Need a solid entry-level mountain bike that won’t break the bank and is trail-ready right out of the box? Raleigh may have your answer in their Talus 3 cross country hardtail, though for the price we feel that there are some areas Raleigh could do better.
Even so, for beginners looking for a low-cost starting point with plenty of room for updates, this is not a bad choice considering the high cost of even an intermediate bike. In this Raleigh Talus 3 review, we deep-dive into the benefits and drawbacks of this popular MTB.
Keep in mind that it is low-end and features an inexpensive part group, including its outdated 3 x 7 drivetrain and inexpensive Tektro brakes.
In fact, if you are an athlete who will quickly outgrow the lack of gear range and springy front suspension, you may want to consider just spending more in the first place.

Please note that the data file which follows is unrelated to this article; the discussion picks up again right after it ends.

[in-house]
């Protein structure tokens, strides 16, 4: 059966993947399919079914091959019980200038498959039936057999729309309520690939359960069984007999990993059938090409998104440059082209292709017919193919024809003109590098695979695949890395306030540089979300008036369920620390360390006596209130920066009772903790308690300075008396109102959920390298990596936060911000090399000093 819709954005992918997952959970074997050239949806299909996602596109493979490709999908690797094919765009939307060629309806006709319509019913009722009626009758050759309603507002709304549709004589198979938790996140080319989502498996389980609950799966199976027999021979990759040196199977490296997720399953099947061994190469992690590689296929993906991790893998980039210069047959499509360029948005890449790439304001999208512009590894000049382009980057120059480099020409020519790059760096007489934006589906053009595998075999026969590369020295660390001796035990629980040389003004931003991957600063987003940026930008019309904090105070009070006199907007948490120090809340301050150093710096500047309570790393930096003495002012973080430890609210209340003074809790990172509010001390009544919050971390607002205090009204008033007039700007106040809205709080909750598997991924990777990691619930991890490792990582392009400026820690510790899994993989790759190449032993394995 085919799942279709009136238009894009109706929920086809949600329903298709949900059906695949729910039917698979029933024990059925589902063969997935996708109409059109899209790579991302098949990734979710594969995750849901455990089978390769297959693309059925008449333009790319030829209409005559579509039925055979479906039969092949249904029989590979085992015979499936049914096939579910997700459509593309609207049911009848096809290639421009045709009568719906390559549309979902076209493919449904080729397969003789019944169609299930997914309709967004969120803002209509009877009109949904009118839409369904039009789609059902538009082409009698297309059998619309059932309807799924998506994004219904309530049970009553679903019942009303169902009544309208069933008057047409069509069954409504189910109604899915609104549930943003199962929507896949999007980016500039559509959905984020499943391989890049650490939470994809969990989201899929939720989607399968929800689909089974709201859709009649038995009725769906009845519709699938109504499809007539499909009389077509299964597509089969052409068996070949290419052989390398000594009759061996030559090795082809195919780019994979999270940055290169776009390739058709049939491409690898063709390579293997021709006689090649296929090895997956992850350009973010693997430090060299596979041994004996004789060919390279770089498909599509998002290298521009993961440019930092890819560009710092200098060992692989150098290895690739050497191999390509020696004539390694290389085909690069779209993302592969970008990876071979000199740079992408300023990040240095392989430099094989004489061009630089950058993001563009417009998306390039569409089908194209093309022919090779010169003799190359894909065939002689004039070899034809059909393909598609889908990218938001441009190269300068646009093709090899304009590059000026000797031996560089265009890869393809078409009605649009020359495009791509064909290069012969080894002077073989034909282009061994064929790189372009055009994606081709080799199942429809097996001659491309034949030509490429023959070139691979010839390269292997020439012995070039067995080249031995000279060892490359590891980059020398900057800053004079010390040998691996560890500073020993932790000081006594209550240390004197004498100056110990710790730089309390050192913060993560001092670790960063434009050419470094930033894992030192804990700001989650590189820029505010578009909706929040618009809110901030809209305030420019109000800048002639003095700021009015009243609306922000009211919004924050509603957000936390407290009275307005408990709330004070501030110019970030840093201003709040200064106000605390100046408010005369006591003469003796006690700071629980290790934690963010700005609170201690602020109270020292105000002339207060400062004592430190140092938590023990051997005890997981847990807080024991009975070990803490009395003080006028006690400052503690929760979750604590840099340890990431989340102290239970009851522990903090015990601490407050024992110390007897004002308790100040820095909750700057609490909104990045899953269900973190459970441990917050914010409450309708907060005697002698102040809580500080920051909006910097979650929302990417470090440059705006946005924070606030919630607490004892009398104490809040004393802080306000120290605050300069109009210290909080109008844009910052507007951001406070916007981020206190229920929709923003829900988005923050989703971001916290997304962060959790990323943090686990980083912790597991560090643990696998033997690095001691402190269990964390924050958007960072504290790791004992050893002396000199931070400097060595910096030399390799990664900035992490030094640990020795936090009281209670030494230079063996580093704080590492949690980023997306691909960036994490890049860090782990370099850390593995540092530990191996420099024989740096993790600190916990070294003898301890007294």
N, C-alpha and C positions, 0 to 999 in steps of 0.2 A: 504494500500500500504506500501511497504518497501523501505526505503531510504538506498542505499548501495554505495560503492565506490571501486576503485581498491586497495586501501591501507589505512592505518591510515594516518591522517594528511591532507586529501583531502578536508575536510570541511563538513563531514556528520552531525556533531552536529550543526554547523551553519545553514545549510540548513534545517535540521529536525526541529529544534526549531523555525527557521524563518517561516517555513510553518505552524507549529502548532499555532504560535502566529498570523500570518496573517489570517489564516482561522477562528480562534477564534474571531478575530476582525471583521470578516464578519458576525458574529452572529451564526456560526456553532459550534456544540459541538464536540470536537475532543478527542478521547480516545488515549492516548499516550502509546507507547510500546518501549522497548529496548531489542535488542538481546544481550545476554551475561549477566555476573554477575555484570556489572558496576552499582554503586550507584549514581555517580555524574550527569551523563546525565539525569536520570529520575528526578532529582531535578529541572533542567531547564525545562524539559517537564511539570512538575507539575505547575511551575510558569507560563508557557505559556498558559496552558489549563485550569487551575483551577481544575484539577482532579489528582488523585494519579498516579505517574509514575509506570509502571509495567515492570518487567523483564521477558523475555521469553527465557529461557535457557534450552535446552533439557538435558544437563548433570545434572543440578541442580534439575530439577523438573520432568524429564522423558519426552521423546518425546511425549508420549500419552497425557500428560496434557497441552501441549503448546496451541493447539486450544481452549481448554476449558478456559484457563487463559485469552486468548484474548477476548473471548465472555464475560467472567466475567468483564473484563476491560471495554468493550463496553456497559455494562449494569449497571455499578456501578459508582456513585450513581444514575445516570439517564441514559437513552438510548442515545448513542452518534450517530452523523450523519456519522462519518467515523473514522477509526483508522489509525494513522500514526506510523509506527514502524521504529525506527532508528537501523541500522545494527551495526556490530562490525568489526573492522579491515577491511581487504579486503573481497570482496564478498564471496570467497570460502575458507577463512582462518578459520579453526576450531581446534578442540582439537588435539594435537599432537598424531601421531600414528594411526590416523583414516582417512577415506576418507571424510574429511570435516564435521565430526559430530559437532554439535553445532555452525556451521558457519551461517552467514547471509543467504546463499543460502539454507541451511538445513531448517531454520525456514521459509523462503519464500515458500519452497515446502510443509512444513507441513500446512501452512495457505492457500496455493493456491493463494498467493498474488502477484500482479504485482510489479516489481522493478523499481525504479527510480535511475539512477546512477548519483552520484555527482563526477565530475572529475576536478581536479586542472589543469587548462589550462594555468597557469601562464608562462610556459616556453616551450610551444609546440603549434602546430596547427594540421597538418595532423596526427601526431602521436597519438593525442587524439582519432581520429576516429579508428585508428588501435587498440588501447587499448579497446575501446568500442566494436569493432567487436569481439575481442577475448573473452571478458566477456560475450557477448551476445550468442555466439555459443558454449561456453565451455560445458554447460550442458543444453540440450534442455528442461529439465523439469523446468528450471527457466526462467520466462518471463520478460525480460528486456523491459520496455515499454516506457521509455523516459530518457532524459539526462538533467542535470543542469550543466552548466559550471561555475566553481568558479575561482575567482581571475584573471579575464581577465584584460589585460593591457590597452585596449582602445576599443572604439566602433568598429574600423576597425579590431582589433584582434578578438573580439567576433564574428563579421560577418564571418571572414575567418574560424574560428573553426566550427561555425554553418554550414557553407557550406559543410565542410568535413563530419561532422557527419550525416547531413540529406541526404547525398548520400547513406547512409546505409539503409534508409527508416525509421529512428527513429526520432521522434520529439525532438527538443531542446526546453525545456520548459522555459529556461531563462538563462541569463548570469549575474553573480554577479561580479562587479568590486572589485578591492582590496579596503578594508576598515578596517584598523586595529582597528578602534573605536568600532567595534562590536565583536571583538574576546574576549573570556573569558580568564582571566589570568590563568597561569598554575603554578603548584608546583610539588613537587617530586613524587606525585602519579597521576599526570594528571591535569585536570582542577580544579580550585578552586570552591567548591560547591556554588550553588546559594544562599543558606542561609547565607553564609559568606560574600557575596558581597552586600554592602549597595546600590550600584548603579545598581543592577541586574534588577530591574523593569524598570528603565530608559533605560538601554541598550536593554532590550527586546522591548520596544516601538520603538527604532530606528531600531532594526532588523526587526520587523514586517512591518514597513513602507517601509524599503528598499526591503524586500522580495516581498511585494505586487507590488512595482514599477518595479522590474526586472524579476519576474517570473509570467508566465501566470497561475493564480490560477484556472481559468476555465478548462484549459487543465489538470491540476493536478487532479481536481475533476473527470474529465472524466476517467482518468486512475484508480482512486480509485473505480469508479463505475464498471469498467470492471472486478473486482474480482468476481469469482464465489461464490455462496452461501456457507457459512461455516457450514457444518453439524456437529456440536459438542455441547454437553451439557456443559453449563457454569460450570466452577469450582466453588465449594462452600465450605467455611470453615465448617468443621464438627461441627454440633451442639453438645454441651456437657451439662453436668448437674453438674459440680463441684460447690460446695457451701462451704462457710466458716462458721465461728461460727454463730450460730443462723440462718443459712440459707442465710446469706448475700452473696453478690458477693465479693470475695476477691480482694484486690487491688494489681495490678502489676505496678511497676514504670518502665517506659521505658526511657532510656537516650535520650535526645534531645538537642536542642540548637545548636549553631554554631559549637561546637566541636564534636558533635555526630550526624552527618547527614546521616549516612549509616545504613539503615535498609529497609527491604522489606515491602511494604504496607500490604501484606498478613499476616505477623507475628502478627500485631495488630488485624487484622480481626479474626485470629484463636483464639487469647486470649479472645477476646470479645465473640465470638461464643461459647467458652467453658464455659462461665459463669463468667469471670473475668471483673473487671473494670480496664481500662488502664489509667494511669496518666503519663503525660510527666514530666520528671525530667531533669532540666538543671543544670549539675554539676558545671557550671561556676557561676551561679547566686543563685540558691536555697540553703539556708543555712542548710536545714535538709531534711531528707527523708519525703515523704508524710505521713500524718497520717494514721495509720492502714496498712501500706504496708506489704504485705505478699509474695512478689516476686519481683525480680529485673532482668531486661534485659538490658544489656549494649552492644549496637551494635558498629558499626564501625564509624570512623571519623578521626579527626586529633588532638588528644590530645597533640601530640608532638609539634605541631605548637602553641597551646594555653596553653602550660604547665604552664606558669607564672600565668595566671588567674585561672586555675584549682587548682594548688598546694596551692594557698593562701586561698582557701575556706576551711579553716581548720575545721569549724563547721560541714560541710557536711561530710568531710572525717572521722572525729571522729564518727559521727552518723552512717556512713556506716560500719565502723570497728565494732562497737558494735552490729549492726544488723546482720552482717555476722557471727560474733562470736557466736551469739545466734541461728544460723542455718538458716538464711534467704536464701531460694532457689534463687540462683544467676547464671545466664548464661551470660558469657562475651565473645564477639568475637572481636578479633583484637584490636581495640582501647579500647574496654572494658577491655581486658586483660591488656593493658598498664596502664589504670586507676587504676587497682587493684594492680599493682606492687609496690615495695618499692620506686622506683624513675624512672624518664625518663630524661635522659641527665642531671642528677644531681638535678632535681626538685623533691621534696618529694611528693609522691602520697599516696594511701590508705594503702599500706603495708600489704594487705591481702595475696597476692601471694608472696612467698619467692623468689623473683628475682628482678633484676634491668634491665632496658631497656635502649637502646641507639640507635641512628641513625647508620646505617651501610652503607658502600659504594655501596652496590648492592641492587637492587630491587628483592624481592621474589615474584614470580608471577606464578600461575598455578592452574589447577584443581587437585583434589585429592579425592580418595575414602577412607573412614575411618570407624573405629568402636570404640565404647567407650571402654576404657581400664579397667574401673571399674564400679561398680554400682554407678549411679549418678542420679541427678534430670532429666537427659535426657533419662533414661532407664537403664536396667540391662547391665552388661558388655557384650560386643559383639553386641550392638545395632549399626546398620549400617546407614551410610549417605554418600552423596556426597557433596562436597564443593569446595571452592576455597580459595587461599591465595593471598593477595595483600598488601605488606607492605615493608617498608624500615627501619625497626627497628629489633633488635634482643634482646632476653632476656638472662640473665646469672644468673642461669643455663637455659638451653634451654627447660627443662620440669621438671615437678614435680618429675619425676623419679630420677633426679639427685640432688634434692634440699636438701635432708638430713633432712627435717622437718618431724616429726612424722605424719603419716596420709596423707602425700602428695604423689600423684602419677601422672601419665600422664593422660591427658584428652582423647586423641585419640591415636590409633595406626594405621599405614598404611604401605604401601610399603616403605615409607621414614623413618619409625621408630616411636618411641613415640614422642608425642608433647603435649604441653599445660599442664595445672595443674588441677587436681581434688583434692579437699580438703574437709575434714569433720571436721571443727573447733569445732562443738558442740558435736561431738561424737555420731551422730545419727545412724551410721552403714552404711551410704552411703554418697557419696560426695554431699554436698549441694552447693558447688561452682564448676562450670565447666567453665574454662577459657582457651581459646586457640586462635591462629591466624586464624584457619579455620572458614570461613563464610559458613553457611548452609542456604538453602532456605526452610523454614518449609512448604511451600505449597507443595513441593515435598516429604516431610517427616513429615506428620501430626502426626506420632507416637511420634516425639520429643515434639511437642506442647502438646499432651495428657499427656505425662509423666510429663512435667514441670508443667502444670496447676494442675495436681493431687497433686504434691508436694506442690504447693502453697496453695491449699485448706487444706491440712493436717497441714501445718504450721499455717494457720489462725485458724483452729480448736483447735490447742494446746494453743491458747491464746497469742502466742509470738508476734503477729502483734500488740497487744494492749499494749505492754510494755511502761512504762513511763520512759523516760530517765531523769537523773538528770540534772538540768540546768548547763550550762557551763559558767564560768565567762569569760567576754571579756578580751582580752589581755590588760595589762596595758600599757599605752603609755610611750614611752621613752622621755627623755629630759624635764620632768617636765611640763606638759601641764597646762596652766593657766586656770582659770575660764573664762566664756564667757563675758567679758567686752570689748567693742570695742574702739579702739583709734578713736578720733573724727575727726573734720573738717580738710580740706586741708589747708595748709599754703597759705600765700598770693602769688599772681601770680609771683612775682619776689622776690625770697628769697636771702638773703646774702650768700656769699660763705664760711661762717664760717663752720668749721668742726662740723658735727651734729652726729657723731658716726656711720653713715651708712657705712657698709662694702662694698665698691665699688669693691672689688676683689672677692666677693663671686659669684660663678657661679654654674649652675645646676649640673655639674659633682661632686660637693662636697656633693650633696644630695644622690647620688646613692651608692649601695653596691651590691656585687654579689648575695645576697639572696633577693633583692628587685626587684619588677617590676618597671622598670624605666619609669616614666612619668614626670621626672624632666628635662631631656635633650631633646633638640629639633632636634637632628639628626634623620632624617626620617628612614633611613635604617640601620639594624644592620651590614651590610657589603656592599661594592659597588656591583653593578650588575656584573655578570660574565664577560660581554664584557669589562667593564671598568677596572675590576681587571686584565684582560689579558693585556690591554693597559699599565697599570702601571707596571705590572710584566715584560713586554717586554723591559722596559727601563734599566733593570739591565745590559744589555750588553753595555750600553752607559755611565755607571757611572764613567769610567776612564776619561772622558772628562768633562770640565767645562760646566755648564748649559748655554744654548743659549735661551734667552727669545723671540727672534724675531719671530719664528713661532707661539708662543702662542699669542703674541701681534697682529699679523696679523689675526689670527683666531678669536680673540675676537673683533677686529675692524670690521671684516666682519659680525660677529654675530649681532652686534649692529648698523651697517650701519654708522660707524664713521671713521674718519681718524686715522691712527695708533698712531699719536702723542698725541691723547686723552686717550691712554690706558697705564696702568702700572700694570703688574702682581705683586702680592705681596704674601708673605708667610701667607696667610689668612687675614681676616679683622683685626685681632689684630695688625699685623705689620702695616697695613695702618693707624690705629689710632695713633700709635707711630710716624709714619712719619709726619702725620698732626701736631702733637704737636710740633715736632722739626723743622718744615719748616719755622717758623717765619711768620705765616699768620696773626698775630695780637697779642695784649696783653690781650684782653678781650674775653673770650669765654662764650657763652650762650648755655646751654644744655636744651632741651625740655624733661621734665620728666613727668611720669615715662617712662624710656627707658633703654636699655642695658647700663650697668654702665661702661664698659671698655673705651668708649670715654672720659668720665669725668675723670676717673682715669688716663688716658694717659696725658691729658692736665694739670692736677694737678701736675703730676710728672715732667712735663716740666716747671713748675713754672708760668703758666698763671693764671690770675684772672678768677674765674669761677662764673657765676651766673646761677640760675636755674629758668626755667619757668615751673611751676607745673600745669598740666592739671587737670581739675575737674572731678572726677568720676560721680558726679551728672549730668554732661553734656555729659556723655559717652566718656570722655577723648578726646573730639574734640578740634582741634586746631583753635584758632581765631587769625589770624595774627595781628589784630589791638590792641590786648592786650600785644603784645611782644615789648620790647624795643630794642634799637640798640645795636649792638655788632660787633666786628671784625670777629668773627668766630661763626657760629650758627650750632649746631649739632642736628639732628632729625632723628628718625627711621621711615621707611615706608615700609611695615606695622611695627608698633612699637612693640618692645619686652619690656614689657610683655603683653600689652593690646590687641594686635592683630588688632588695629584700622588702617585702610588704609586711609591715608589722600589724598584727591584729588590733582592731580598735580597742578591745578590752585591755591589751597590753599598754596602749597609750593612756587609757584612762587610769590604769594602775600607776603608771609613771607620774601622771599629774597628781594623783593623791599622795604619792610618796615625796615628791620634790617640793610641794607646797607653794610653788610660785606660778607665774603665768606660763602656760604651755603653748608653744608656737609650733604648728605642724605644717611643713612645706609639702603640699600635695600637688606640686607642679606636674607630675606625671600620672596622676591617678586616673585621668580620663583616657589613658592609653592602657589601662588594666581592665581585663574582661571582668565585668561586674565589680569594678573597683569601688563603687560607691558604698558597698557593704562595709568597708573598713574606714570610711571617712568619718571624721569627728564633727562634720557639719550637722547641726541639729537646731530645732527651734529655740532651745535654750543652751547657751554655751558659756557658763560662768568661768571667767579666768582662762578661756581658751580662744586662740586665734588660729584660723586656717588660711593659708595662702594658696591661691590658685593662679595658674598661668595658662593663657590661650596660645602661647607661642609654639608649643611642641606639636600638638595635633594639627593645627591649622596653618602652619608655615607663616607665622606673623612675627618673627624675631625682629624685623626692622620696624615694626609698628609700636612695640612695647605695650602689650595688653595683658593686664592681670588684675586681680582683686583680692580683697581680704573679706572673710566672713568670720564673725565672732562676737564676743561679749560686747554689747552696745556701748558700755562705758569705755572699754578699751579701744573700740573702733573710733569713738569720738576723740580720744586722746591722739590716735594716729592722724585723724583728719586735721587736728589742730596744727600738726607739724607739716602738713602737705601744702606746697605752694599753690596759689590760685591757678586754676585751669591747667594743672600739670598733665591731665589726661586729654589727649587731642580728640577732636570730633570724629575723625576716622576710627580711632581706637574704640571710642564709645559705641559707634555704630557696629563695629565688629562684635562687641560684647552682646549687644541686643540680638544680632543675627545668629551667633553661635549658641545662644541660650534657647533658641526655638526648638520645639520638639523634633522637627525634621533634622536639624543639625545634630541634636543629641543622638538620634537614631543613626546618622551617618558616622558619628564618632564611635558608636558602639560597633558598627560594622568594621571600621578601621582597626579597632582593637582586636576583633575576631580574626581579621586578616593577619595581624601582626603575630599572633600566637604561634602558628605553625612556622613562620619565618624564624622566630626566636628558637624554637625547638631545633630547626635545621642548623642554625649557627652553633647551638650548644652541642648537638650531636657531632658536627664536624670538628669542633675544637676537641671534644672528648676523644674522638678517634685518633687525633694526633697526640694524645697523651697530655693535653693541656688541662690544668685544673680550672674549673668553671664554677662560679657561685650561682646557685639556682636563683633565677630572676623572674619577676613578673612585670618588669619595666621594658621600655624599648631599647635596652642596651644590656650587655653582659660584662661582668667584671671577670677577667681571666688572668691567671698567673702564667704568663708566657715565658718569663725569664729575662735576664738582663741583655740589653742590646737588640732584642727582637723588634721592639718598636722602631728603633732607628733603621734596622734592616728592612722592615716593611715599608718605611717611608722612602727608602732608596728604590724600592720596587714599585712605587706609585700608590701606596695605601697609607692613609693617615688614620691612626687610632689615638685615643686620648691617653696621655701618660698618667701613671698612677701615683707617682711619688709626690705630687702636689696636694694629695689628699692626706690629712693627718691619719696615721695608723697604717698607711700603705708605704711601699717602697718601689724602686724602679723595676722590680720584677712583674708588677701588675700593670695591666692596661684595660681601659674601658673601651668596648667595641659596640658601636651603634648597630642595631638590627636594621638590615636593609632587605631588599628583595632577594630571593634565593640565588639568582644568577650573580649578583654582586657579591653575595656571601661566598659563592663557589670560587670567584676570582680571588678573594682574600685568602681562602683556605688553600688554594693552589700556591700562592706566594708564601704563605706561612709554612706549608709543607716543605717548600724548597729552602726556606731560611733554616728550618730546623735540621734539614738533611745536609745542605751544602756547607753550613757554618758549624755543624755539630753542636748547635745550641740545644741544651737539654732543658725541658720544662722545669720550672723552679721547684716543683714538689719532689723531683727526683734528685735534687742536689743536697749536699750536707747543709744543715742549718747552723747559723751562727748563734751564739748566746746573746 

But if for those unsure of their long-term interest in mountain biking who are simply dipping their toe in the waters, it is hard to beat the Raleigh Talus 3.
First, let’s fill you in on why you’re getting your money’s worth, starting with the price: With an SRP below $600, you won’t be breaking the bank just to find out if ripping singletrack is your thing. In fact, even if your skills never make it to the point that you’re comfortable navigating rocks, roots and bumps, the Talus 3 still makes an excellent, reasonably priced commuter or bike path cruiser.
It also comes with 27.5 (650b) wheels, hydraulic disc brakes and a 6061-aluminum frame, all of which set it apart from the price-point offerings of many other manufacturers. Typically, low-end mountain bikes (MTBs) come with 26” wheels, V-brakes and mild steel construction, all of which are now considered outdated for serious use.